As indicated in a post above, mind can be considered the same as brain, or even to extend out into the world if you are thinking of it as a functional computational unit. But conscious thoughts or experiences have to occur in a single 'event-domain'. That already sounds like abstruse jargon because one has to go through a whole lot of stuff about how the laws of locality have changed in modern physics to make this intelligible in common sense terms. But it is actually not that hard to put into common sense. The trouble is that there is very unlikely to be just one point in a brain where a thought is, which means there probably have to be several 'copies' at once. That is what I meant by things getting weird. There will also be other parts of the brain that assess if a thought was just thought, but these may then inform the places that have the thoughts so that they can think the thought that a thought had just been thought. And the weirdness goes on but it is tractable.

I hope that my website (Google Jonathan Edwards and UCL) is vaguely easy to follow at least in the introductory bits, but it has 600 pages of material on it, some of which will be less so! I need to dash to a seminar but at some point we can open a community thread.
 

Sidereal

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So the other chap on the Edwards grant, Harrison:

Psychiatric manifestations of Joint Hypermobility Syndrome

08 February 2011
Jessica A Eccles
ST2 Academic Clinical Fellow
Neil A Harrison, Hugo D Critchley
Sussex Partnership NHS Foundation Trust, Sussex Education Centre, Millview Hospital, Hove BN3 7HZ, U


Ross and Grahame have highlighted that hypermobility is just one visible feature of joint hypermobility syndrome. They have detailed the breadth of physical complications including dysautonomia, premature osteoarthritis and intestinal dysmotility suggesting a broader multi-system phenotype. We would like to draw readers' attention to the frequent
psychiatric co-morbidity associated with joint hypermobility. In particular, individuals with joint hypermobility syndrome are over-represented in panic and anxiety populations presenting to psychiatrists (1). This excess is suggested to be a large as a 16 times greater risk in patients with joint hypermobility compared to non-hypermobile controls(2). Joint hypermobility is more frequent in panic-disorder, where the degree of hypermobility predicts the severity of anxiety(3). Joint hypermobility is also linked to a number of psychosomatic disorders including Irritable Bowel Syndrome(4), Chronic Fatigue Syndrome (5) and fibromyalgia.

Individuals with joint hypermobility exhibit similar autonomic cardiovascular abnormalities to those with Postural Tachycardia Syndrome (PoTS) (6, 7). A defining characteristic of PoTS, regardless of its association with joint hypermobility, is an abnormally reactive autonomic nervous system, in particular a sharp increase in heart rate on standing. A phenomenological overlap, if not direct association, is also recognized between PoTS and anxiety disorders (8).

These findings suggest that constitutionally determined brain-body interactions may underlie this psychosomatic vulnerability and that joint hypermobility may represent a subphenotype of anxiety disorder.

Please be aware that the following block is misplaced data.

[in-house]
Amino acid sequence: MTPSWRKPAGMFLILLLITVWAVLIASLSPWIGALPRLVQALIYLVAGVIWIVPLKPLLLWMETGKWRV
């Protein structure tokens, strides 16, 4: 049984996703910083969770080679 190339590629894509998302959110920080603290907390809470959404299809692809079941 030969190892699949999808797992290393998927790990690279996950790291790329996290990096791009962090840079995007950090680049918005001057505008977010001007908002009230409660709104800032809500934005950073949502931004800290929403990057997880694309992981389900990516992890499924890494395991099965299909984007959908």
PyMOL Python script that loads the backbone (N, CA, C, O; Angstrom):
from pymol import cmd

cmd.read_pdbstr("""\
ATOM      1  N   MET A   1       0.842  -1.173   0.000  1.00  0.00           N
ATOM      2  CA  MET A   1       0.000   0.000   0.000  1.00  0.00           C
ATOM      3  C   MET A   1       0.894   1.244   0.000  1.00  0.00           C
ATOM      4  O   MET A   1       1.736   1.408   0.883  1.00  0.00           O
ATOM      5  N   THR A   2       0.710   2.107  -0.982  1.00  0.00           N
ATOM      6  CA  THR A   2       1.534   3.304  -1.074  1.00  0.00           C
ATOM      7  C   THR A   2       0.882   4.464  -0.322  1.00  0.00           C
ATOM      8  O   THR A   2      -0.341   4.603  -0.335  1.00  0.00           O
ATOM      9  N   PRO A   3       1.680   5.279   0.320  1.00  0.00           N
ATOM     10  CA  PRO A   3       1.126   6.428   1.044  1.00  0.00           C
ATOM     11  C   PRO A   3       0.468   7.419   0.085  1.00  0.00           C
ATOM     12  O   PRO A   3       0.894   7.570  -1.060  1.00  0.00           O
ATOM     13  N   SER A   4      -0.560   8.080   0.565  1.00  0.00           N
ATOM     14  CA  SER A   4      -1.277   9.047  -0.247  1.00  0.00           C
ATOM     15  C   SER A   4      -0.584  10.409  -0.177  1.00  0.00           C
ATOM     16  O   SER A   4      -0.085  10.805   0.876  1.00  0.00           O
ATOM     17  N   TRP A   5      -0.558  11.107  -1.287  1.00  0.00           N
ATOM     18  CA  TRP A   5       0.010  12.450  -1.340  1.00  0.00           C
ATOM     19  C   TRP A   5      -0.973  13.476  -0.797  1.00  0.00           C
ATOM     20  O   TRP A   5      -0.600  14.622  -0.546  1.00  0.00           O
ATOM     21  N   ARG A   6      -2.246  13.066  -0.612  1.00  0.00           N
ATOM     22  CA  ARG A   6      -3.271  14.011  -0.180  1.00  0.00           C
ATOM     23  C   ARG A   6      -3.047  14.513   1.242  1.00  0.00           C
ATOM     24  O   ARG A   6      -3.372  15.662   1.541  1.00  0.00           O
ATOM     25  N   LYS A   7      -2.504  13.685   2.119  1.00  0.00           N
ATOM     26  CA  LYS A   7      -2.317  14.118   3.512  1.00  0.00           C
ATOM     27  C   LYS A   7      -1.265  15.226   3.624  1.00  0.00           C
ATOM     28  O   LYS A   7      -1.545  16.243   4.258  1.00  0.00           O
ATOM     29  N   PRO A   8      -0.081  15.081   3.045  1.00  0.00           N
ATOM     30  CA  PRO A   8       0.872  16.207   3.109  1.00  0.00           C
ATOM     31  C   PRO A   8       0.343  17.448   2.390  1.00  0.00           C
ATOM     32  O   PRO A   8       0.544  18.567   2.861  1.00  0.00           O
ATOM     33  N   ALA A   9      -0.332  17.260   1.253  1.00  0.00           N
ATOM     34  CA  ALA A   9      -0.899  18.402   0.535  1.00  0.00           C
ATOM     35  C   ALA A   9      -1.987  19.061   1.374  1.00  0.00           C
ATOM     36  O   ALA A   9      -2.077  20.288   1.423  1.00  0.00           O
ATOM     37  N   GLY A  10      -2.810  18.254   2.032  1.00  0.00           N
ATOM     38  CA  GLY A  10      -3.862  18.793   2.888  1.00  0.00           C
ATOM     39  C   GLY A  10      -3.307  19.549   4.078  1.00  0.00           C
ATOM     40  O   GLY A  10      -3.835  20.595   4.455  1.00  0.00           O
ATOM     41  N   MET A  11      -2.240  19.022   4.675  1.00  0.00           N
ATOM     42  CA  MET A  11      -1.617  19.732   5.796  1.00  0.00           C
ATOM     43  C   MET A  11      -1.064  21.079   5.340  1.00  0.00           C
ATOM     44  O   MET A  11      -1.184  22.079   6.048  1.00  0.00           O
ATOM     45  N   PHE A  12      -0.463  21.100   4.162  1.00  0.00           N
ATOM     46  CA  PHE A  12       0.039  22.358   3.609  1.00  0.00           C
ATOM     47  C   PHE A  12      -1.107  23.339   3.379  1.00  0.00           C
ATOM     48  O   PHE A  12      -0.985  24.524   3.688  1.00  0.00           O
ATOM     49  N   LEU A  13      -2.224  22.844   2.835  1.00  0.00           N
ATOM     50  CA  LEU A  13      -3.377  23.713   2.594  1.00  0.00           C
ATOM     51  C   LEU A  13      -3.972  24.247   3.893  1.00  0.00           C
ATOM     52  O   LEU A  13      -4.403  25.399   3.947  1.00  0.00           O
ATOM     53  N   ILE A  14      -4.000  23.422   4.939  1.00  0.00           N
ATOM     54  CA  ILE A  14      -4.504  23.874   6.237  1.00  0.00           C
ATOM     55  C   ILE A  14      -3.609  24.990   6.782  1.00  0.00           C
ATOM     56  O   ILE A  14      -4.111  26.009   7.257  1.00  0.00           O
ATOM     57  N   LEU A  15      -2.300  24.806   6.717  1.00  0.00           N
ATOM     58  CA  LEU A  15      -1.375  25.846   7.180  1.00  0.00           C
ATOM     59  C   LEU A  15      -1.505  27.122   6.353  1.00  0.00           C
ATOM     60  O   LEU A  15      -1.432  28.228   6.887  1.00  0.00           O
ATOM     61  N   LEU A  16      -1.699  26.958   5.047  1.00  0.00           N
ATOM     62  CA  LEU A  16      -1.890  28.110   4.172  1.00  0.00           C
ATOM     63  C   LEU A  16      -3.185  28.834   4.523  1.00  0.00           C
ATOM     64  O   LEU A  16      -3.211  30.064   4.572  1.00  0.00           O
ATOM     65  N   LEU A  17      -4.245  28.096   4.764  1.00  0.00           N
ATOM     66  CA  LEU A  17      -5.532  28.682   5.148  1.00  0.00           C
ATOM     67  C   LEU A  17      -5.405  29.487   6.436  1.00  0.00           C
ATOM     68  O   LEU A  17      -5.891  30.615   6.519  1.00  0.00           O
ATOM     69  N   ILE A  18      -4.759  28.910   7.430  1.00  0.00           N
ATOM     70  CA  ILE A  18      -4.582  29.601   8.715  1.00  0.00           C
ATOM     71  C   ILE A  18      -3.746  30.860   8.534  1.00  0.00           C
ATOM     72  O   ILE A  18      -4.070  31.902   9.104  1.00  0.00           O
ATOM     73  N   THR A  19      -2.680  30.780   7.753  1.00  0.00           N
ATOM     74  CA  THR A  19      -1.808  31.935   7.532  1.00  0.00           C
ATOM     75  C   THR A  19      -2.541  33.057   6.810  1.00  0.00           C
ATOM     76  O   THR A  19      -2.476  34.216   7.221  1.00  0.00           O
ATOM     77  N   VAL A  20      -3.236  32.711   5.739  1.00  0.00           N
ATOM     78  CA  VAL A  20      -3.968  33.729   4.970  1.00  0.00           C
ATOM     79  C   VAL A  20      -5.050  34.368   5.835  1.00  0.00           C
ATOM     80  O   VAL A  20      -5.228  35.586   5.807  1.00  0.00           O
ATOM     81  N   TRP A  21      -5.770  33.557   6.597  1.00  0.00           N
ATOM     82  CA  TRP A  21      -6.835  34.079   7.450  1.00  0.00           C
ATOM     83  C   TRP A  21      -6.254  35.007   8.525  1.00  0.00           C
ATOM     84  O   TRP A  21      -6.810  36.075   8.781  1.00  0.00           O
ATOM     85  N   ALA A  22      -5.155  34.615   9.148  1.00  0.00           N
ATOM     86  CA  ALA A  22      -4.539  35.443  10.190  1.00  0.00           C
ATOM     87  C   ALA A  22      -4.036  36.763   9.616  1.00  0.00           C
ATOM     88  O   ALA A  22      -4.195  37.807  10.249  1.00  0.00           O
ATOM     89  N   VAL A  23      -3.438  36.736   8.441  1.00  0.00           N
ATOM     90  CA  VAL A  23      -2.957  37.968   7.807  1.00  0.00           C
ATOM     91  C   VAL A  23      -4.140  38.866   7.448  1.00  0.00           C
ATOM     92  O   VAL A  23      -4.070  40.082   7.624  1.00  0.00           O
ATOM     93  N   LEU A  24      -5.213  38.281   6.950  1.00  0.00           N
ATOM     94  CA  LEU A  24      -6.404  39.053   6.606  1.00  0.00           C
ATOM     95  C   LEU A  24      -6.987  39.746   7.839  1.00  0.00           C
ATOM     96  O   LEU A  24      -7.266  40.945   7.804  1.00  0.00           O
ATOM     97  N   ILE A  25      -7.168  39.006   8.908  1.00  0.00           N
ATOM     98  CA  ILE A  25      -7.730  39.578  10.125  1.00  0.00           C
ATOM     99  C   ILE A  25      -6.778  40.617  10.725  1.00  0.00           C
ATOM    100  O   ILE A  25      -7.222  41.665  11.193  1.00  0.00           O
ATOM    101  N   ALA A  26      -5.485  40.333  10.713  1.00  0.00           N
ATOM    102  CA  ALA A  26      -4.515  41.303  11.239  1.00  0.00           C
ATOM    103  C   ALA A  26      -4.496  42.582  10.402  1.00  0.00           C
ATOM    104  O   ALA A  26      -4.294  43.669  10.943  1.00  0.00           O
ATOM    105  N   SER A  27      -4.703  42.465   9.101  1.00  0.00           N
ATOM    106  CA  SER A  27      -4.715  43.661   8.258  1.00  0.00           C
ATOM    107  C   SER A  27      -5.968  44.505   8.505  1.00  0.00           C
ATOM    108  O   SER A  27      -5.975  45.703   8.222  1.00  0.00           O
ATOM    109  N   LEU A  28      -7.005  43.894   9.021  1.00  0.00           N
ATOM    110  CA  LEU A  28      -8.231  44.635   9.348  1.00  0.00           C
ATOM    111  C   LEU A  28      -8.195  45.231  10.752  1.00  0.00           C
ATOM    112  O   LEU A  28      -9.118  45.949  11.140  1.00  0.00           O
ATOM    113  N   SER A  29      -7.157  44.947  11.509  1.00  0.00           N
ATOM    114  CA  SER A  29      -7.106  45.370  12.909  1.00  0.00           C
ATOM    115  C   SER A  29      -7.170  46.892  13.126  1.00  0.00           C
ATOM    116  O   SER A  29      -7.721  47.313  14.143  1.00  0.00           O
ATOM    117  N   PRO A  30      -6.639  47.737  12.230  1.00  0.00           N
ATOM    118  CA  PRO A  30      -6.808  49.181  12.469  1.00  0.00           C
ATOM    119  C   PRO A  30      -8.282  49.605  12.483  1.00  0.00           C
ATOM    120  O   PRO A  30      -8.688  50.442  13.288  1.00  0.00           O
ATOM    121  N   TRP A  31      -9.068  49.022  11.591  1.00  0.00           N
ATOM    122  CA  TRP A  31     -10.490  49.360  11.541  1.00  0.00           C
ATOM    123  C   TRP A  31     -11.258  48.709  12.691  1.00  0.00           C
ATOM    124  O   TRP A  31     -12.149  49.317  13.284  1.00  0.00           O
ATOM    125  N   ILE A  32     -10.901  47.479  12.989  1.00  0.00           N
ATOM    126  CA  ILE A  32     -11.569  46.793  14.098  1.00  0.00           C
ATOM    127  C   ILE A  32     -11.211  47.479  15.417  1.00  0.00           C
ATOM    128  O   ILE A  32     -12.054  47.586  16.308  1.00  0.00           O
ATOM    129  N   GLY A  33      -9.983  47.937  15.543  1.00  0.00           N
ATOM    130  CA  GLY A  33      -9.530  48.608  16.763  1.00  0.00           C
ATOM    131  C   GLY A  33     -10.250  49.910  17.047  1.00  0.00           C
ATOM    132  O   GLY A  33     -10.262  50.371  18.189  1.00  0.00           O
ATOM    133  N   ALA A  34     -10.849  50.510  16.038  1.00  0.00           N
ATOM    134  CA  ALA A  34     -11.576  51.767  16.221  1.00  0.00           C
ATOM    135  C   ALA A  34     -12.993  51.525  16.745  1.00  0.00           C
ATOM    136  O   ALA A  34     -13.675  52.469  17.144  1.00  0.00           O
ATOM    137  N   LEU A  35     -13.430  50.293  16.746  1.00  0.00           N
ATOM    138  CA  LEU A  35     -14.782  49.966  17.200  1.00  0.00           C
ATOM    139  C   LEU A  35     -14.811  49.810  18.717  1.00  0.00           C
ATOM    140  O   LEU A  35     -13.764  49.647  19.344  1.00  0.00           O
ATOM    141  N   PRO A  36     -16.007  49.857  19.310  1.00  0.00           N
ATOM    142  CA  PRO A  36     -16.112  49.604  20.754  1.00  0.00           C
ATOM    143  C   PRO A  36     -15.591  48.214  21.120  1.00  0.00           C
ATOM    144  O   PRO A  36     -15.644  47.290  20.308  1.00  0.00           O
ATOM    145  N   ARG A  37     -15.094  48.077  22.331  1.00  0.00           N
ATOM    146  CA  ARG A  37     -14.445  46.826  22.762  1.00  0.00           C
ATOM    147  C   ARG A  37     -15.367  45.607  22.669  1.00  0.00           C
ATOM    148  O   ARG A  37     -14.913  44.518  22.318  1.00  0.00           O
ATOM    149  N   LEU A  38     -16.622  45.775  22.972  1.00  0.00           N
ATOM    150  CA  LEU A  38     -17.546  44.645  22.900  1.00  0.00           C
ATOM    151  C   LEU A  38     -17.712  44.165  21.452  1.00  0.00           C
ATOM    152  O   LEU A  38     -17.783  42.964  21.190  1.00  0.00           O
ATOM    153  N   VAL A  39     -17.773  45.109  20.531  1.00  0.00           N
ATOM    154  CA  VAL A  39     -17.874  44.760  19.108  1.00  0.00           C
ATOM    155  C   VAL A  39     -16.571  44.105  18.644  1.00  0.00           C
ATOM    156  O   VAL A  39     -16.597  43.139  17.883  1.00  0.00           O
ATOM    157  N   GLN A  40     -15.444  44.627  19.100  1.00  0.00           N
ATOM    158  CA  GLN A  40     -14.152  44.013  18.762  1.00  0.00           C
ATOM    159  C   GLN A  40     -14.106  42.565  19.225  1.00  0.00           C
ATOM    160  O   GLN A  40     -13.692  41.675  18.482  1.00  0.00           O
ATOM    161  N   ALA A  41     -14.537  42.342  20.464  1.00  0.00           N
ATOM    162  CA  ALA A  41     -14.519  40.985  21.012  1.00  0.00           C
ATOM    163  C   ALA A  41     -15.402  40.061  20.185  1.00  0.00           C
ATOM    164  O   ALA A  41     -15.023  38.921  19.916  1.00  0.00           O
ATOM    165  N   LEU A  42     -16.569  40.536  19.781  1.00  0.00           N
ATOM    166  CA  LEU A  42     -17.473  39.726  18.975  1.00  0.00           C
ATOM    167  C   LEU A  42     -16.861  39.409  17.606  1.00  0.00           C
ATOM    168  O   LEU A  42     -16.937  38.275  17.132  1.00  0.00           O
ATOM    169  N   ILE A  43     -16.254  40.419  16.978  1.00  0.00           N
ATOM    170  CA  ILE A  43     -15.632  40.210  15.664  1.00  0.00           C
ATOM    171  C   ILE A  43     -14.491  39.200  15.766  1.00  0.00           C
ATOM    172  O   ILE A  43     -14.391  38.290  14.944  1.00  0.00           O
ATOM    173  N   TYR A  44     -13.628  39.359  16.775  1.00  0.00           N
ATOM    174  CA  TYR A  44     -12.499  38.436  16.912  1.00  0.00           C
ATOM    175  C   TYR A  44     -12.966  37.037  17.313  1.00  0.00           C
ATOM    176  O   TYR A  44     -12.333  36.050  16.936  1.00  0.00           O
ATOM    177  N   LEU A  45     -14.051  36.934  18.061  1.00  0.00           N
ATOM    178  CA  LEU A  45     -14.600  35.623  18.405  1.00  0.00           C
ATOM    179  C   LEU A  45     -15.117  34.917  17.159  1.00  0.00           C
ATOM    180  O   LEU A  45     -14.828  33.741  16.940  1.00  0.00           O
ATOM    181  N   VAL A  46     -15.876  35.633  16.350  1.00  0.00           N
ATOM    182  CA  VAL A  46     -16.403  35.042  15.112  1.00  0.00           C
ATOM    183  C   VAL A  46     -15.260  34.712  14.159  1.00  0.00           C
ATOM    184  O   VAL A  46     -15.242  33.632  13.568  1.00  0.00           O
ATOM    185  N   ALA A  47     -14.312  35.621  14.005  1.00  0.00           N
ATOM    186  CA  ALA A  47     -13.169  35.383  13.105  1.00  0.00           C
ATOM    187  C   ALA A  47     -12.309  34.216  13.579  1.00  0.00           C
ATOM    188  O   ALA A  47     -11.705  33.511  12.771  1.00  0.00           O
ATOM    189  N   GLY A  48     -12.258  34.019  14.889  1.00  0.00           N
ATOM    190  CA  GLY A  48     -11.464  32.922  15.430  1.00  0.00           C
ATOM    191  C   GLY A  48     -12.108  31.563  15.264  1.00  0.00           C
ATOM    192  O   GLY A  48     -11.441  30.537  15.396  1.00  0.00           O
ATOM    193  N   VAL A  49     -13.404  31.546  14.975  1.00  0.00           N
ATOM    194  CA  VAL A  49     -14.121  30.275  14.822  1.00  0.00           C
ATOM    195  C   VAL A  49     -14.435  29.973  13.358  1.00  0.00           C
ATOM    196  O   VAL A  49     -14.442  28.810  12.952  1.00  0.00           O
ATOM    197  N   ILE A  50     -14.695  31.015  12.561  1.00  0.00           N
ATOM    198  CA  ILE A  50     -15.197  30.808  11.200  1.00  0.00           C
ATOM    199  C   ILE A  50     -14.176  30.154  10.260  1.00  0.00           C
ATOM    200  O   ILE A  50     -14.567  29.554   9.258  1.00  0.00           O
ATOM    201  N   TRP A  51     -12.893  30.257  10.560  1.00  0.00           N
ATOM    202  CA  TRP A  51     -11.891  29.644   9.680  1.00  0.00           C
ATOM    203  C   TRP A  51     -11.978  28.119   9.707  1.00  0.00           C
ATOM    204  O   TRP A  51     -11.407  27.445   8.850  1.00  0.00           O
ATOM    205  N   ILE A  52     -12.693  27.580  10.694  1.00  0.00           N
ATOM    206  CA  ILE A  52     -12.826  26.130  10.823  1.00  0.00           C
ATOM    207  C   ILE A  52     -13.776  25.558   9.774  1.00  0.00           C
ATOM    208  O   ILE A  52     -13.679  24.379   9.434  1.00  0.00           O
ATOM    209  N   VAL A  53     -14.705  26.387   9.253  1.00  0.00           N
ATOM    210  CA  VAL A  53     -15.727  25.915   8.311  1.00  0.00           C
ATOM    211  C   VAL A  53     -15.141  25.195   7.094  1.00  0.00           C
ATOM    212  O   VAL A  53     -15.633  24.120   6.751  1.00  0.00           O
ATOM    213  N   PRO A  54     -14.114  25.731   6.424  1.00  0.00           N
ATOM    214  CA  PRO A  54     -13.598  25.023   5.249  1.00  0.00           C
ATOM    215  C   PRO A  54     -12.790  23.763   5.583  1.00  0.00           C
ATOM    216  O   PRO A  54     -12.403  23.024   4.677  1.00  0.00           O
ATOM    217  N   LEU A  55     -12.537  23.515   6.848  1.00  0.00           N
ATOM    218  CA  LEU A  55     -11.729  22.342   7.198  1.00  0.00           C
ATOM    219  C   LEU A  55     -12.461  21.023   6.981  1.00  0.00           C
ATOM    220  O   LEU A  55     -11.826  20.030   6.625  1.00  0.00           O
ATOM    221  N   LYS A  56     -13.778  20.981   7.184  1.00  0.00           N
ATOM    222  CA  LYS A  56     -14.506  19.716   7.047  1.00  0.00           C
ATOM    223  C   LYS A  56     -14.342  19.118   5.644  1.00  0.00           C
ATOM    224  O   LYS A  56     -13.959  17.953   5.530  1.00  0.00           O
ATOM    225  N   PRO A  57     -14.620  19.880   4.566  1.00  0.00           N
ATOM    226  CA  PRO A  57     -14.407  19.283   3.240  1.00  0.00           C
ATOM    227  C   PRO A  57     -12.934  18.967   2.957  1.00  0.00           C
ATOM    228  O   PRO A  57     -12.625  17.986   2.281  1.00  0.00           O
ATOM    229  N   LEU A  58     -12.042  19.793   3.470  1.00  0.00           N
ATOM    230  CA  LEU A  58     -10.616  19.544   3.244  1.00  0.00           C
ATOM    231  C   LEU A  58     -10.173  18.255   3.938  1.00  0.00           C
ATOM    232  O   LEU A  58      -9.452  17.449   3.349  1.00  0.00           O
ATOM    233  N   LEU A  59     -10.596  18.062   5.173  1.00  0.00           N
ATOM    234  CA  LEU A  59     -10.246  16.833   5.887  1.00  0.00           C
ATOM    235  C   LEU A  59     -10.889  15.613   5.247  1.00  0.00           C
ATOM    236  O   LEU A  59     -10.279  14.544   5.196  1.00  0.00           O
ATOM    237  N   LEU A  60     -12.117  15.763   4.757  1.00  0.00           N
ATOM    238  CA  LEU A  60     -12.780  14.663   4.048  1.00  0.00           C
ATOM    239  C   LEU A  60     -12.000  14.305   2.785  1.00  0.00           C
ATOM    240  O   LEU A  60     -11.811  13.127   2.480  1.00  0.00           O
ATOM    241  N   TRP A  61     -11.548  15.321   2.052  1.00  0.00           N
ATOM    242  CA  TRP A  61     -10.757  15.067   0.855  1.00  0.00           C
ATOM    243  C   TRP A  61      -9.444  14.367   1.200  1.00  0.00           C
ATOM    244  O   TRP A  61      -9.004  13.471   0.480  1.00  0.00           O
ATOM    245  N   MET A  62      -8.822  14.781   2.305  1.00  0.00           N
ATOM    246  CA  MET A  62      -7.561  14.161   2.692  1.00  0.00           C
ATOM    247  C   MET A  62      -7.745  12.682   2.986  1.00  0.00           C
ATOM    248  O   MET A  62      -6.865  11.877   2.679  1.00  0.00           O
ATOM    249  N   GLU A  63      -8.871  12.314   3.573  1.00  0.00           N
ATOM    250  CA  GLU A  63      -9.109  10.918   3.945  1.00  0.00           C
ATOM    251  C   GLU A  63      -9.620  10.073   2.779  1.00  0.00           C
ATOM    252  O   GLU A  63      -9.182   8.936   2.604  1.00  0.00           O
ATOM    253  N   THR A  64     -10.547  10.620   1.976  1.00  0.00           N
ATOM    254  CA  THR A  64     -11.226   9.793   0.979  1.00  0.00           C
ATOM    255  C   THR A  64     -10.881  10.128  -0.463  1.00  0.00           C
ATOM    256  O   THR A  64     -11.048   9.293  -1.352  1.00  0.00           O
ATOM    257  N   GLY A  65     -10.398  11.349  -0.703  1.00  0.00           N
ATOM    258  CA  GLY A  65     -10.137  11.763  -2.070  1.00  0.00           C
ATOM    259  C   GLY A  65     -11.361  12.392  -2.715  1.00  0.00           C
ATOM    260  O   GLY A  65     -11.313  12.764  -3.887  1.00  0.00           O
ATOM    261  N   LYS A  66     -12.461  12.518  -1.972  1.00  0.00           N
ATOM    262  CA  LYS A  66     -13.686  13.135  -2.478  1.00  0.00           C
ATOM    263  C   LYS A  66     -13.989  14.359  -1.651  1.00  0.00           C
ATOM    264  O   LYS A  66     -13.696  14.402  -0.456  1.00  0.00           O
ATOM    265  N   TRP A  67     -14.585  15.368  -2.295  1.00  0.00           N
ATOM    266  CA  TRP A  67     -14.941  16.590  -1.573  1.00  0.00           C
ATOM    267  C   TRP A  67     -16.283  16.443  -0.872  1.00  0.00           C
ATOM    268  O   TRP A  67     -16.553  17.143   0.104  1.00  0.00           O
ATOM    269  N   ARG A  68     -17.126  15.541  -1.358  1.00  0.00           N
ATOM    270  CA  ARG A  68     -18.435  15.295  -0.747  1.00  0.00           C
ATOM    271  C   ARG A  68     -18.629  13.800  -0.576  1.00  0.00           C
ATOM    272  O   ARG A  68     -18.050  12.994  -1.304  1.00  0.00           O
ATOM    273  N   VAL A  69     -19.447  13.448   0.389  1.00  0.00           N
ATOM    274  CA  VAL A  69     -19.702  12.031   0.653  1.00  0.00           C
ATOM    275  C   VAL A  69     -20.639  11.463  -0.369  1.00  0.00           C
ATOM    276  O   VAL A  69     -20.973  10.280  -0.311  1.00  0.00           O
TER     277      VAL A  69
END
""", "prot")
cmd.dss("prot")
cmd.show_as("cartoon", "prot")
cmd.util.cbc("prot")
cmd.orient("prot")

http://www.bmj.com/rapid-response/2011/11/03/psychiatric-manifestations-joint-hypermobility-syndrome
 

Bob

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I cannot see why people are being so negative about choosing people with PEM. Edwards is a neurologist. Harrison knows all about ME classification and PEM - he is not new to the field. Why would they want to do a study on PEM without making sure they had appropriate patients?
Probably because we are a weary, cynical, battle-hardened bunch of patients who are sick to death of word games, half-truths and deceit. If we see a specialist in functional disorders getting involved in ME, we can't help but think "oh, here we go again". I think we need to see the study methodology before we are pacified.
 

user9876

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Many thanks and to Russell in particular.

Now we know what we are talking about. It looks brilliant to me. Neil is superb and he clearly has a big input. It is all about inflammatory and neural pathways and specifically about PEM so all that stuff about Oxford criteria can go in the bin. Presumably they will even correlate findings with the degree of PEM. This is proper science. They have even thought of the confounding problems of what people will be thinking because they are in an experiment - and will control for that be switching around the order of events.

I think this is a seriously important move forward in the science. The right people are focusing in on the most likely place to find some clues. And the cytokines and things will be measured as well it sounds like. It fits with the point made on both sides of the Atlantic that we should be studying people during PEM and looking at the abnormal response to exercise rather than just looking at PWME at any old time.
It looks like he is planning to take a bunch of patients and controls, scan them with an fMRI scan whilst performing a task and then have an exercise protocol and scan them 24 hours later. I get the impression that he is interested in parts of the brain associated with control signals from the body but I'm not quite sure about this. He is also doing some (unspecified) blood tests at least prior to the exercise.